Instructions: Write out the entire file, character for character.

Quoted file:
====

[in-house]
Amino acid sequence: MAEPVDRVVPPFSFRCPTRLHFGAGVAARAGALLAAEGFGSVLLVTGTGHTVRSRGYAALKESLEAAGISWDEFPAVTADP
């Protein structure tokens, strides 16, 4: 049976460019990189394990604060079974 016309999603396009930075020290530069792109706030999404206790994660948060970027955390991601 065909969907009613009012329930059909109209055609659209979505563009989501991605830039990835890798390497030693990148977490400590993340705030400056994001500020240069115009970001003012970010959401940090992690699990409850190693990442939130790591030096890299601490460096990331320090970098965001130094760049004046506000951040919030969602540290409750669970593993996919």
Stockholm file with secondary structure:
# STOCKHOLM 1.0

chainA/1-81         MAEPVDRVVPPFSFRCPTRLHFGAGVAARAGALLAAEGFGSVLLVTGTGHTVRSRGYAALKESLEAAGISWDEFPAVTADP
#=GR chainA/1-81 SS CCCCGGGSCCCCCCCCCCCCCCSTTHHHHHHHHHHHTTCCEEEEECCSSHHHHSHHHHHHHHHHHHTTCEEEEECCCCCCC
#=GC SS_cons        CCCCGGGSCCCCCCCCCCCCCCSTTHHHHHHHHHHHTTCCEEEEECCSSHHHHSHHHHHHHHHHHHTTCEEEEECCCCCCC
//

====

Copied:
[in-house]
Amino acid sequence: MAEPVDRVVPPFSFRCPTRLHFGAGVAARAGALLAAEGFGSVLLVTGTGHTVRSRGYAALKESLEAAGISWDEFPAVTADP
């Protein structure tokens, strides 16, 4: 049976460019990189394990604060079974 016309999603396009930075020290530069792109706030999404206790994660948060970027955390991601 065909969907009613009012329930059909109209055609659209979505563009989501991605830039990835890798390497030693990148977490400590993340705030400056994001500020240069115009970001003012970010959401940090992690699990409850190693990442939130790591030096890299601490460096990331320090970098965001130094760049004046506000951040919030969602540290409750669970593993996919």
Stockholm file with secondary structure:
# STOCKHOLM 1.0

chainA/1-81         MAEPVDRVVPPFSFRCPTRLHFGAGVAARAGALLAAEGFGSVLLVTGTGHTVRSRGYAALKESLEAAGISWDEFPAVTADP
#=GR chainA/1-81 SS CCCCGGGSCCCCCCCCCCCCCCSTTHHHHHHHHHHHTTCCEEEEECCSSHHHHSHHHHHHHHHHHHTTCEEEEECCCCCCC
#=GC SS_cons        CCCCGGGSCCCCCCCCCCCCCCSTTHHHHHHHHHHHTTCCEEEEECCSSHHHHSHHHHHHHHHHHHTTCEEEEECCCCCCC
//